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Ex-Hollyoaks star Colin Wells: ‘Finding a cure for my children is a matter of life or death’

5:48 am, 24th June 2018

Here, former Hollyoaks and Casualty actor Colin Wells tells Sky News why he is hopeful a cure will be found after his two children were diagnosed with a rare form of the condition.

One of the reasons I left Hollyoaks was to be able to help care for my daughter Rachael and son Joseph, or Jo-Jo as we call him.

It’s extremely rare to have both children diagnosed with mitochondrial disease – the odds are astronomical.

Rachael was fine until she was about seven years old when she went deaf in one ear and later lost hearing in both ears.

But it was in her early teens that we noticed things about her that were slightly different.

We could tell something was wrong because she became a bit clumsy and she’d started to lose weight.

After a check-up we were sent to see a geneticist. Rachael was diagnosed with a form of mitochondrial depletion syndrome known as RRM2B. It was a huge shock for the family.

We know a lot of doctors, some of whom are close friends, and none of them could explain what the condition was. So we did some research ourselves.

My wife Joanna was in a terrible state about the diagnosis and rang a support group for advice but it turned out to be hugely unhelpful.

The woman on the end of the phone said this was going to be the end of the story and we should start preparing for the funeral.

I wish we had found The Lily Foundation then as they do amazing work fighting mitochondrial disease.

The truth is that many people with the condition can improve their strength by looking after themselves.

Rachael is 20 now and uses a wheelchair. She can walk a little and she’s fed intravenously.

She has a ventilator at night because she could stop breathing without it when she falls asleep.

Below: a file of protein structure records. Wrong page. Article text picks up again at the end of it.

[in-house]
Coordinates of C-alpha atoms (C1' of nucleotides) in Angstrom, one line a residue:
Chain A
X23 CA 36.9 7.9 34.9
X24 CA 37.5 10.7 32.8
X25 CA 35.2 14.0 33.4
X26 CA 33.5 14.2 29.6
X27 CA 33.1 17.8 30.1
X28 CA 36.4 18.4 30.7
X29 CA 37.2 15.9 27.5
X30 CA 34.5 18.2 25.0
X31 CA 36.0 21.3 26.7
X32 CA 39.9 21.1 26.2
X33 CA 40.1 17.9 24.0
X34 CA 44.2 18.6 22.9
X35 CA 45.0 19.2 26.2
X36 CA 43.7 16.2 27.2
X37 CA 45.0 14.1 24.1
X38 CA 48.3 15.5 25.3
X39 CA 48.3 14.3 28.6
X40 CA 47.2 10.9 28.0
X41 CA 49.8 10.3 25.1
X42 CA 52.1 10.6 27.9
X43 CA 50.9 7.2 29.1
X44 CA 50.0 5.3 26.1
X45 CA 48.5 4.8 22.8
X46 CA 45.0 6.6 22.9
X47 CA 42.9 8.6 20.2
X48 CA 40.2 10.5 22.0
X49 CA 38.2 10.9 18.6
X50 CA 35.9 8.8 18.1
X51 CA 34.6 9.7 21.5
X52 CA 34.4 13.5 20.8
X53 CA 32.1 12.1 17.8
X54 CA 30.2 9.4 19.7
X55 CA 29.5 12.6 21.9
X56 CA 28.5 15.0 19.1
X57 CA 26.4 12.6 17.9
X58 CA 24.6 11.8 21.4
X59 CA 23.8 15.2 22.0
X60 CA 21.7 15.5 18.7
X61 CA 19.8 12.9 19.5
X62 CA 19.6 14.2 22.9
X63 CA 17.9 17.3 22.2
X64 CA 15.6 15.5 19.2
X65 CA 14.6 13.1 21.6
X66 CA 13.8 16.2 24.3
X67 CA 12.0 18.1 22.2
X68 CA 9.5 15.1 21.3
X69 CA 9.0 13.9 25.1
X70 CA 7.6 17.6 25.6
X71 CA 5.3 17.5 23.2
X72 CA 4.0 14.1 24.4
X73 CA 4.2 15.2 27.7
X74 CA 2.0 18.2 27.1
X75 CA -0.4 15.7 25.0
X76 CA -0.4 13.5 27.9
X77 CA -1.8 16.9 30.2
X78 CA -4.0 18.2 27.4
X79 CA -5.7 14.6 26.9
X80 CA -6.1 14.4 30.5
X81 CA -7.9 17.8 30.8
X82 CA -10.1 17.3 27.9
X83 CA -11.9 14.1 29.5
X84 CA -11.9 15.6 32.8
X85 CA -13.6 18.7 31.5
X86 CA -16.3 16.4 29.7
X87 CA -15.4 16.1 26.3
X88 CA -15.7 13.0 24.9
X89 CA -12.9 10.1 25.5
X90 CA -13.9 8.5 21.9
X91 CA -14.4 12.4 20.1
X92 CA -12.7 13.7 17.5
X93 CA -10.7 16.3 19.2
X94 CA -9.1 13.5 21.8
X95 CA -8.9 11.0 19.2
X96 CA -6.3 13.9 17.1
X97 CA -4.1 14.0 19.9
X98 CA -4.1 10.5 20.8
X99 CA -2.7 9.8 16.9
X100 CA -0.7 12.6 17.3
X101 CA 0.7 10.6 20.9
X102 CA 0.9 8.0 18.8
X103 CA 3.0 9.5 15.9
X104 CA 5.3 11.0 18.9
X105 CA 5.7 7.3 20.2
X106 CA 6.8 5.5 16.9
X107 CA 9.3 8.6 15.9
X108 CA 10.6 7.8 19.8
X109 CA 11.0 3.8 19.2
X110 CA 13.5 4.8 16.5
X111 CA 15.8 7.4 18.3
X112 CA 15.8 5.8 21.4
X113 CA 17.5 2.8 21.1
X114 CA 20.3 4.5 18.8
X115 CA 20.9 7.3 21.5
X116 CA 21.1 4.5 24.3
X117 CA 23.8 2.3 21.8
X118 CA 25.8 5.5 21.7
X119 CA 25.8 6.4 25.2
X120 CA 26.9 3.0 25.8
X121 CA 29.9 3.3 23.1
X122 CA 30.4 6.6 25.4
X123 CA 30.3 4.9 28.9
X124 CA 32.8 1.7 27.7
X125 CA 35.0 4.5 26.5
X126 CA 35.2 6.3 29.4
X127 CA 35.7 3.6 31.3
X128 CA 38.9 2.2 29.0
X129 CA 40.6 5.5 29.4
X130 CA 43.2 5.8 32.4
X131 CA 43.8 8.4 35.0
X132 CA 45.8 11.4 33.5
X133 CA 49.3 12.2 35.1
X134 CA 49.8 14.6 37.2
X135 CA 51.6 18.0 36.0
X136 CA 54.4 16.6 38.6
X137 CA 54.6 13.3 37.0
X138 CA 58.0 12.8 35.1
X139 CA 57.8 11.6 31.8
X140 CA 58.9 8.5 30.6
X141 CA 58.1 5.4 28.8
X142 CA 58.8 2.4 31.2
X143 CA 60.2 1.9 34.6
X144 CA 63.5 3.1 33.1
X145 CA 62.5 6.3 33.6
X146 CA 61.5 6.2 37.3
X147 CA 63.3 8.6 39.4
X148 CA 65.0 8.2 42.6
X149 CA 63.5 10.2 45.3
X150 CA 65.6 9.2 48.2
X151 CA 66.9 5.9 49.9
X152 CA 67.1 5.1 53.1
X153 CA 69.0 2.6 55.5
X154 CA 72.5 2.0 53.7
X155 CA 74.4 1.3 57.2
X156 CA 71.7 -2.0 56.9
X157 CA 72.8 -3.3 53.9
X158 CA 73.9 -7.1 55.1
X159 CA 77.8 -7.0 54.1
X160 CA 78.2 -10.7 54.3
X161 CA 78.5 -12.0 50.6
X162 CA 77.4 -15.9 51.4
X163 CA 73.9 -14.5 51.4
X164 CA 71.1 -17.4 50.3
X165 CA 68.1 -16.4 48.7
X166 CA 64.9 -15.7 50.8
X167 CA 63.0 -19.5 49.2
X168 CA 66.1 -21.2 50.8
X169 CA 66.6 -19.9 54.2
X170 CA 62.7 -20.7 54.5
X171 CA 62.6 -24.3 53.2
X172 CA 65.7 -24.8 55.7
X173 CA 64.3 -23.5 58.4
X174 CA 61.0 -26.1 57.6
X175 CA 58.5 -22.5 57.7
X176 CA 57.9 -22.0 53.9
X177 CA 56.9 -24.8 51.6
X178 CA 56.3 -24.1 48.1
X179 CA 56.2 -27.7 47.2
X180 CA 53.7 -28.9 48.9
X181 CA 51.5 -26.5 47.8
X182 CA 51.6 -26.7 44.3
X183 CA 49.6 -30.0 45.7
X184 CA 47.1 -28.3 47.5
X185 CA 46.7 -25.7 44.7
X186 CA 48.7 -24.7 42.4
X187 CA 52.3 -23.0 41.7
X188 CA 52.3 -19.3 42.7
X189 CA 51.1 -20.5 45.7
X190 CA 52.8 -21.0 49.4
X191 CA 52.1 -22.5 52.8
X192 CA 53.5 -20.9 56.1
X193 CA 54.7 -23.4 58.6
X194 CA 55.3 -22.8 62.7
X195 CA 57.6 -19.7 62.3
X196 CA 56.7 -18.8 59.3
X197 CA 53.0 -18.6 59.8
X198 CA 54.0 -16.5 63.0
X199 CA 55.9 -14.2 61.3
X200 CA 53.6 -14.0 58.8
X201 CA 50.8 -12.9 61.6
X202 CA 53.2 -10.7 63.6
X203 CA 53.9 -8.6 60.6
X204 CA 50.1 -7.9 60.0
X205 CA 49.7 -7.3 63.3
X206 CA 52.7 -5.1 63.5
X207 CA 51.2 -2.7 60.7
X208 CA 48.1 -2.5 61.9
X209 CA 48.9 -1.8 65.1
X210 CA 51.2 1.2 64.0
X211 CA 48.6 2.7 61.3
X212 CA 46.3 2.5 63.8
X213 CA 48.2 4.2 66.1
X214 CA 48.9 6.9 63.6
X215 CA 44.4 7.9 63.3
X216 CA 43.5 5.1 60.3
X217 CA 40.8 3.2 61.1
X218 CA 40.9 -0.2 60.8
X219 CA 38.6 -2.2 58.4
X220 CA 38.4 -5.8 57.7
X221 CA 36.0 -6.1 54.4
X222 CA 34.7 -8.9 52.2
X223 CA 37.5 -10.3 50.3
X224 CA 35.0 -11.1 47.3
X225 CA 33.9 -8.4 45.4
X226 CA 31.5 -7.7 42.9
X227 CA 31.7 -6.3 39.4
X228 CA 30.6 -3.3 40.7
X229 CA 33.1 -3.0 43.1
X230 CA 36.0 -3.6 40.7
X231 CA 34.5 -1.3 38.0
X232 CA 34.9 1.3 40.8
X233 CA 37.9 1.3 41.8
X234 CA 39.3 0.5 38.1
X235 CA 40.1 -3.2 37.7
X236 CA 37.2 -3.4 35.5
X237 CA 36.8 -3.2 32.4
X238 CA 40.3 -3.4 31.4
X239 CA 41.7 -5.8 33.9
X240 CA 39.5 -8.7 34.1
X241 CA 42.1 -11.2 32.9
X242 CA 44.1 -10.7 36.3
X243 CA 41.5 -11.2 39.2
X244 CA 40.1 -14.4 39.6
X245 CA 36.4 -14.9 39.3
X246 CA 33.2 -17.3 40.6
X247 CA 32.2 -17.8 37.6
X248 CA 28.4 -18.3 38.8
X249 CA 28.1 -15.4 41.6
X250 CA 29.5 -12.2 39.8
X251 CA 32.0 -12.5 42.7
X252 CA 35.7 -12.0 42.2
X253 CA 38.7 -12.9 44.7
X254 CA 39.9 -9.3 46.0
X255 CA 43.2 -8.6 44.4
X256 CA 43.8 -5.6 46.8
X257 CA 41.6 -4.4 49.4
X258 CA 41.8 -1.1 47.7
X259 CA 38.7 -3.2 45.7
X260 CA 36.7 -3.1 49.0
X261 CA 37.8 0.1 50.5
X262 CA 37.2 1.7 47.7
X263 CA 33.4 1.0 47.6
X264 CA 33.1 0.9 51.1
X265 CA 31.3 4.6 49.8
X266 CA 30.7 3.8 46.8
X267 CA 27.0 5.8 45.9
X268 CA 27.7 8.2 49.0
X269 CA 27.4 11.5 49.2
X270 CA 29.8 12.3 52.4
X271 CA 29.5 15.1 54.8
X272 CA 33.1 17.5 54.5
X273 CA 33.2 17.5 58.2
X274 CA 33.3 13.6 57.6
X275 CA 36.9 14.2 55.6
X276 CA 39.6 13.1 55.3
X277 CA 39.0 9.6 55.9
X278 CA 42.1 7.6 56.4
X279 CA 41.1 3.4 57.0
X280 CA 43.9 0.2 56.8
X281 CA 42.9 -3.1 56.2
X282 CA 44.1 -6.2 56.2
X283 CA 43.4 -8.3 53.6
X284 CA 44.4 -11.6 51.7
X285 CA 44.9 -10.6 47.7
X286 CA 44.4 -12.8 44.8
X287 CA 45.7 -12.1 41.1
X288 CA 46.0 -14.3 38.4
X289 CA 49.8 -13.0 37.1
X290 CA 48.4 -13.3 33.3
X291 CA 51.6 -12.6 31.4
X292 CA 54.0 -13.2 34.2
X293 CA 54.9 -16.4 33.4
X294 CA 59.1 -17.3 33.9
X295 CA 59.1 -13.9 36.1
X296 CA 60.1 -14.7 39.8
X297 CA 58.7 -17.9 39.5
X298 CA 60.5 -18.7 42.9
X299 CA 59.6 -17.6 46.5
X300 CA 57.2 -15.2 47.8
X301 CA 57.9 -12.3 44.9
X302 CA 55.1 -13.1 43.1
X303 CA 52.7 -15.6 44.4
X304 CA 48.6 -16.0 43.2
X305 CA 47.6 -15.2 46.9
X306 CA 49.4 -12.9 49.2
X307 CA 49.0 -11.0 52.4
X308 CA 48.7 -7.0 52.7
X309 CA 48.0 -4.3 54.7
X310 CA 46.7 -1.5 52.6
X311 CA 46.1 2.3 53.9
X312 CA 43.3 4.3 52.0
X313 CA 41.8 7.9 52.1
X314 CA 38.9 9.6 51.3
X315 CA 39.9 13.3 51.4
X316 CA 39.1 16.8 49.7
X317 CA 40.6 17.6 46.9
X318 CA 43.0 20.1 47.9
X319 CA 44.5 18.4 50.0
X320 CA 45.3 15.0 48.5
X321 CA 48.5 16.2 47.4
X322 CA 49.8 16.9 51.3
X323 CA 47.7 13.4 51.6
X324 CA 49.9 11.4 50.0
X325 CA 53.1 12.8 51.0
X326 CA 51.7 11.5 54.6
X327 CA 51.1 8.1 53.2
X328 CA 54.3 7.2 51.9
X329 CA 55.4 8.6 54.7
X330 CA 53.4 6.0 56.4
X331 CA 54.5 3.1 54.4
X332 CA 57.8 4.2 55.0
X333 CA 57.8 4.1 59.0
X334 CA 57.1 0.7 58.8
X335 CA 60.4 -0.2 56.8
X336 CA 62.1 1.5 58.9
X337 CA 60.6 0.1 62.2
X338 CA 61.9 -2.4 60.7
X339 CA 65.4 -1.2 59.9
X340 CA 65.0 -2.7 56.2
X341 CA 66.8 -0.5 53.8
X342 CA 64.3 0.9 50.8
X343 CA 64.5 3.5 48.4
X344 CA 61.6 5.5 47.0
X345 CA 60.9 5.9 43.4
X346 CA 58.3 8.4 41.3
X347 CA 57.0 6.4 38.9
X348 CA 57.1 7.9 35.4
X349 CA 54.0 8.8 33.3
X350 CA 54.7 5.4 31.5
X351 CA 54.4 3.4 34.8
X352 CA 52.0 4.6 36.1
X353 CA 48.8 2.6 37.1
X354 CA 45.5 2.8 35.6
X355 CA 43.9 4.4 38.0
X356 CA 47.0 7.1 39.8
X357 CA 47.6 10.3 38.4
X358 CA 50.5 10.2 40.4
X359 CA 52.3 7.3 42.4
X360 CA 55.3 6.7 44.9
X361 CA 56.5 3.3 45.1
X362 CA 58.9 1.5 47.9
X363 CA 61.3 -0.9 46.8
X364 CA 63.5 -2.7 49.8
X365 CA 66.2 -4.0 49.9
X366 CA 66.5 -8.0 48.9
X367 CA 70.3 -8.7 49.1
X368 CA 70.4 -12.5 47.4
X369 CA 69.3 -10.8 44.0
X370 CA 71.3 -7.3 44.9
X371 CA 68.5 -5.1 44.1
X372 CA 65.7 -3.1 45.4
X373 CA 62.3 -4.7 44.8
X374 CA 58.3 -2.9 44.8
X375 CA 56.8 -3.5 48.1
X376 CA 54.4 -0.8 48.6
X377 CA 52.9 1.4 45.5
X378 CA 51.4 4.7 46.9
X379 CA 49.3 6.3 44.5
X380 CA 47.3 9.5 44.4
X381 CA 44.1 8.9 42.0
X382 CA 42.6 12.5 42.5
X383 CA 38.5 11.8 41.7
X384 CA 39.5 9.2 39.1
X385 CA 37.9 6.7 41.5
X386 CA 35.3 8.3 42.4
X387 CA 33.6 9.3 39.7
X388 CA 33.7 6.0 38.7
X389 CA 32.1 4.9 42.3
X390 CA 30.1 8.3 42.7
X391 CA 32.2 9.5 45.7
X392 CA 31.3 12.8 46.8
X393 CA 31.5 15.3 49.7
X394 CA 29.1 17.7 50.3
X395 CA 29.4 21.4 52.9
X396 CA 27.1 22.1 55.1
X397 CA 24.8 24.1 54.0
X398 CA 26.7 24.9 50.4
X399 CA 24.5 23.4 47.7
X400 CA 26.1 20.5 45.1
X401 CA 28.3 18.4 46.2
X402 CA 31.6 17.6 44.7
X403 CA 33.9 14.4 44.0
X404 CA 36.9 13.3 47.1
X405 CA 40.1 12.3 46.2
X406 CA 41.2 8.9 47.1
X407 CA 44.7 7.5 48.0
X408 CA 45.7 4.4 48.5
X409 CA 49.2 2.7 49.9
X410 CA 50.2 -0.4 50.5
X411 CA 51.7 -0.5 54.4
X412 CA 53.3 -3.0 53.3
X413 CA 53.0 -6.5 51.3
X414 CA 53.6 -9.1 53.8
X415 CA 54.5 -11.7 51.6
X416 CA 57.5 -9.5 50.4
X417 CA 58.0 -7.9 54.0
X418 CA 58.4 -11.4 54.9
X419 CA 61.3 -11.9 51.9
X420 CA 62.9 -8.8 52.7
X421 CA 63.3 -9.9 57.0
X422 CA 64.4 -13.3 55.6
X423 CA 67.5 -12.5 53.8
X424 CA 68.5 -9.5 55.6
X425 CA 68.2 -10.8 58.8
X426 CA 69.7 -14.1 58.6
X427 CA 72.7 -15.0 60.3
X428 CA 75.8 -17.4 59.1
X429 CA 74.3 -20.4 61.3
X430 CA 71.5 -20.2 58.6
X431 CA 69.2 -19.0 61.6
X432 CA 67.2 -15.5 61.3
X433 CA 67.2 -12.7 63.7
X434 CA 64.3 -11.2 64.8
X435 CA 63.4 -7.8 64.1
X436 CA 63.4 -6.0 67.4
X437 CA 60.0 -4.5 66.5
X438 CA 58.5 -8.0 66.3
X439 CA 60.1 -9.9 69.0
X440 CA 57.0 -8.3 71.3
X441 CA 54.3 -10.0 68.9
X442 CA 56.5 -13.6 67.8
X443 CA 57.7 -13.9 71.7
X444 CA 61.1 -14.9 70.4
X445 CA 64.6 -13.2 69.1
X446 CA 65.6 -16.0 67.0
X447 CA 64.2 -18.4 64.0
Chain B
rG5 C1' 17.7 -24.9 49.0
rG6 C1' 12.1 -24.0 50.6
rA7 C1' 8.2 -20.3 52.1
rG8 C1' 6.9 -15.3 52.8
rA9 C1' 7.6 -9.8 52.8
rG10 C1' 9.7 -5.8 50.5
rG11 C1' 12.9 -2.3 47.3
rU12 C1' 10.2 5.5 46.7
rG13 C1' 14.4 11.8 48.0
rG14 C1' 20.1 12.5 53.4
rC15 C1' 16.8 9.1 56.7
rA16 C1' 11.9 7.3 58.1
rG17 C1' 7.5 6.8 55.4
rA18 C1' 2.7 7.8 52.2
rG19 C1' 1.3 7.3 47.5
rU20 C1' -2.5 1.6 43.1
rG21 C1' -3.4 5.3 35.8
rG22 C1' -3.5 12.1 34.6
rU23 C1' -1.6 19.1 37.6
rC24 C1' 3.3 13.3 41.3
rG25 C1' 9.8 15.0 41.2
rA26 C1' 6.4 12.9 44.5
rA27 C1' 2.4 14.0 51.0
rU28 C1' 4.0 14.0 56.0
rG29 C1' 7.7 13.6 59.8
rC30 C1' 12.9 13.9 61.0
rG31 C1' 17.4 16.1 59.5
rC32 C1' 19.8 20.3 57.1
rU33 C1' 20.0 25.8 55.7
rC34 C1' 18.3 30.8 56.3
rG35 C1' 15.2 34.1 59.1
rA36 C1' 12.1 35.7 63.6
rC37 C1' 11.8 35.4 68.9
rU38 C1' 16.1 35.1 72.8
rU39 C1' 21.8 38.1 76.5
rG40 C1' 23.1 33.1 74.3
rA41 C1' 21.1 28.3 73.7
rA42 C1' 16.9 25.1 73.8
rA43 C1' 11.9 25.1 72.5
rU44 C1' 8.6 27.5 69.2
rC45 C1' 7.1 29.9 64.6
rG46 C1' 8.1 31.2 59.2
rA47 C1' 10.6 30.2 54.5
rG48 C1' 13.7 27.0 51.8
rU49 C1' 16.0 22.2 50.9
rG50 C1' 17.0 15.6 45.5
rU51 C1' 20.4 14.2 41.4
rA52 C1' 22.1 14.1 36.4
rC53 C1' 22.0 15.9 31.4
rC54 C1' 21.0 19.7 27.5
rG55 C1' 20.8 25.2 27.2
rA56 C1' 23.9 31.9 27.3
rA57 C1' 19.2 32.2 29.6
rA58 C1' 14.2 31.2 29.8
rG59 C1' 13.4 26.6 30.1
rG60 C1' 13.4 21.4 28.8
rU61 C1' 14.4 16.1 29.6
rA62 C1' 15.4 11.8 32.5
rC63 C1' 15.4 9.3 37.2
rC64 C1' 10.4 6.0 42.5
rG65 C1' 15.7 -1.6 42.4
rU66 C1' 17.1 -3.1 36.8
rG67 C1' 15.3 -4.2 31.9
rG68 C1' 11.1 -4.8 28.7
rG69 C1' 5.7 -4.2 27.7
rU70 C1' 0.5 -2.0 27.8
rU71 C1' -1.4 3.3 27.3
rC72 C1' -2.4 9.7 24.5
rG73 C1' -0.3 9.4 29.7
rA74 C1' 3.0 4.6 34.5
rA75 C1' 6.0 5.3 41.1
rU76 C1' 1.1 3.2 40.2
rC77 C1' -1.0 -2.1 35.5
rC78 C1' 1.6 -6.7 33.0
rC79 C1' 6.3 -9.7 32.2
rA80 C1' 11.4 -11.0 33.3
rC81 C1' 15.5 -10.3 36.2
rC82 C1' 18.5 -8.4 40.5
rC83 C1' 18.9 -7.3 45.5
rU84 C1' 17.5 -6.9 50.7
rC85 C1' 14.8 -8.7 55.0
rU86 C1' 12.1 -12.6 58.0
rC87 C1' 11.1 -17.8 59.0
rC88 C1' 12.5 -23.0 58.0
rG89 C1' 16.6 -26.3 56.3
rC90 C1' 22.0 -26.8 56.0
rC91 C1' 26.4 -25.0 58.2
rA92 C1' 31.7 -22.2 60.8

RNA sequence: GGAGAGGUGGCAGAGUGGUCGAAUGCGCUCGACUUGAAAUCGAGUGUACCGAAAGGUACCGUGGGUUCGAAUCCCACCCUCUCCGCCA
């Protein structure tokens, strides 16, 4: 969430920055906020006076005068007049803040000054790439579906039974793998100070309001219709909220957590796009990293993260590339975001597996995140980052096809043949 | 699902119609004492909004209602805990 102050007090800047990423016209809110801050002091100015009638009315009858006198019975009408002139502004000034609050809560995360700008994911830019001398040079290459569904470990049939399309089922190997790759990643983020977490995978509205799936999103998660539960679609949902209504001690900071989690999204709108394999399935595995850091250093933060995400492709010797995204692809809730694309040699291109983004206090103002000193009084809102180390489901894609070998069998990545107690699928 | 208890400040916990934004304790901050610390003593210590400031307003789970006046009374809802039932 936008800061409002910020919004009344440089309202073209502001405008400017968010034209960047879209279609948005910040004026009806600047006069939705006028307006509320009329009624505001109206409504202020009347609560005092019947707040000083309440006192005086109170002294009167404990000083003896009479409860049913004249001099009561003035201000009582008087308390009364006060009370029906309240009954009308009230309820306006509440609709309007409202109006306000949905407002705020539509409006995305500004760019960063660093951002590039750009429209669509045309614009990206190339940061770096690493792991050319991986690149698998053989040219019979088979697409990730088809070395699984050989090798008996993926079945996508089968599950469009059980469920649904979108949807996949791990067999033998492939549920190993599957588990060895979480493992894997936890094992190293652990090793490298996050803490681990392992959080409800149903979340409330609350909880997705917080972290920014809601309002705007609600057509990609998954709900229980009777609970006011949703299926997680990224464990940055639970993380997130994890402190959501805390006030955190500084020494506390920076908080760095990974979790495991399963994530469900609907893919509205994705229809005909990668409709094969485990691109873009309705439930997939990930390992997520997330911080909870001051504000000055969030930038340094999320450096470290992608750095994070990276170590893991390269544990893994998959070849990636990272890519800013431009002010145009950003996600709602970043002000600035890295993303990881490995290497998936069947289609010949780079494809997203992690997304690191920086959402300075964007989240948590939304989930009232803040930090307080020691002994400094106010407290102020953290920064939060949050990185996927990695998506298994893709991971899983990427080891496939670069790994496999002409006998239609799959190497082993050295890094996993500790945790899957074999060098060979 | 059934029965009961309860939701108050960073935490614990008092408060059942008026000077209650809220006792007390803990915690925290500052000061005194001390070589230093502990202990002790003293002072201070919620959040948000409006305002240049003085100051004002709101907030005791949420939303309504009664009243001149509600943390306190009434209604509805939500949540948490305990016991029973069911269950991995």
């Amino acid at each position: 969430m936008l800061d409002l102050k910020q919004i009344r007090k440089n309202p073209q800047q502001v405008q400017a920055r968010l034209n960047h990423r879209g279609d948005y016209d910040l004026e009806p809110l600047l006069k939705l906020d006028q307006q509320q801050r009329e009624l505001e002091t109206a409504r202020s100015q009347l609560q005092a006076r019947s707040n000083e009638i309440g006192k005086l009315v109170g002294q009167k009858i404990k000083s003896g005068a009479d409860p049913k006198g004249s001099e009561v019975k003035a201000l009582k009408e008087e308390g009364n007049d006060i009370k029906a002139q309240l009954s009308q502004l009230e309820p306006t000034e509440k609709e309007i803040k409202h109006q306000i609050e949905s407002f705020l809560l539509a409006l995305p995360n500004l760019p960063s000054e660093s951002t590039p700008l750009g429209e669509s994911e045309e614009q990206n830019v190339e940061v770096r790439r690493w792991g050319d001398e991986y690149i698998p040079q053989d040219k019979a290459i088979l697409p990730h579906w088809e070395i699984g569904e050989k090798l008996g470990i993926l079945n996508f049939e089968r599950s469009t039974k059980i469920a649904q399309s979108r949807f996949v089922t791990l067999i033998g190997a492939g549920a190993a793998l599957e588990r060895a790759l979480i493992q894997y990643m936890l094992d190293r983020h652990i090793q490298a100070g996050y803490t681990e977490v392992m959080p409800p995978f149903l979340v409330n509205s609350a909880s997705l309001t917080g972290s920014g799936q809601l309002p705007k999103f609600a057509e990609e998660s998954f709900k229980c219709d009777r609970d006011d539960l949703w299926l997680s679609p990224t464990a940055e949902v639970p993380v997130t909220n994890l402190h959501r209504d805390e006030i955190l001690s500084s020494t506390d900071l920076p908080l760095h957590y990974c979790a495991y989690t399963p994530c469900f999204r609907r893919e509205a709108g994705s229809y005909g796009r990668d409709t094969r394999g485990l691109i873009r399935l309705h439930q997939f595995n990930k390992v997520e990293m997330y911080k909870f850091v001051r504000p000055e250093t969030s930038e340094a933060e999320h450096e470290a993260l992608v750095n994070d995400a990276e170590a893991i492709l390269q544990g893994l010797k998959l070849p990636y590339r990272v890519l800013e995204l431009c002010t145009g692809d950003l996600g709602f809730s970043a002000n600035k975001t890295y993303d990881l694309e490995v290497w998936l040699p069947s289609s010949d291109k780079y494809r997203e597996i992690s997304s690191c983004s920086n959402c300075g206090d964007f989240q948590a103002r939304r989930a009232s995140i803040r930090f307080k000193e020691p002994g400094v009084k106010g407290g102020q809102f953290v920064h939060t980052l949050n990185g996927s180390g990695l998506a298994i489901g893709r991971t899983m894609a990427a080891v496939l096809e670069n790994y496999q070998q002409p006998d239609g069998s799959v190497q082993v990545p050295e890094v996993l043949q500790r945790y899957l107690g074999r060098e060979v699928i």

We have to help her get dressed and she’s unable to work because the condition leaves her with no energy.

But Rachael is always positive. She loves drama and reading and she’s able to ride horses with support.

Her brother Jo-Jo, who is 15, was diagnosed the same condition two years ago.

He was seen by a doctor who came round to the house, closed the kitchen door and broke the news to us.

I just didn’t want it to be true. In some ways it’s worse for Jo-Jo because he looks at his sister and can see what is coming. Jo-Jo has a great sense of humour but he’s scared of what is going to happen.

He has a few good friends but withdraws himself at school. Very often he can’t finish the day because he’s tired and upset and texts me so I can pick him up.

We’re hoping that in a couple of years there is a cure, or at least some form of treatment, to help our children improve their quality of life.

There have been massive improvements in some children around the world with TK2-related mitochondrial DNA depletion syndrome so there is reason to be hopeful.

More people seem to be aware of mitochondrial disease after the tragic case of Charlie Gard. I’ve met Charlie’s mum Connie and she firmly believes it can be treated.

Without an improvement in treatment for my children’s condition, life expectancy is usually mid-20s to early 30s because it attacks the major organs in the body. Finding a cure really is a matter of life or death.

:: Rachael and Joseph Wells have donated gene samples for pioneering research on the use of nucleoside therapy for mitochondrial depletion syndrome, which is being jointly funded by The Lily Foundation.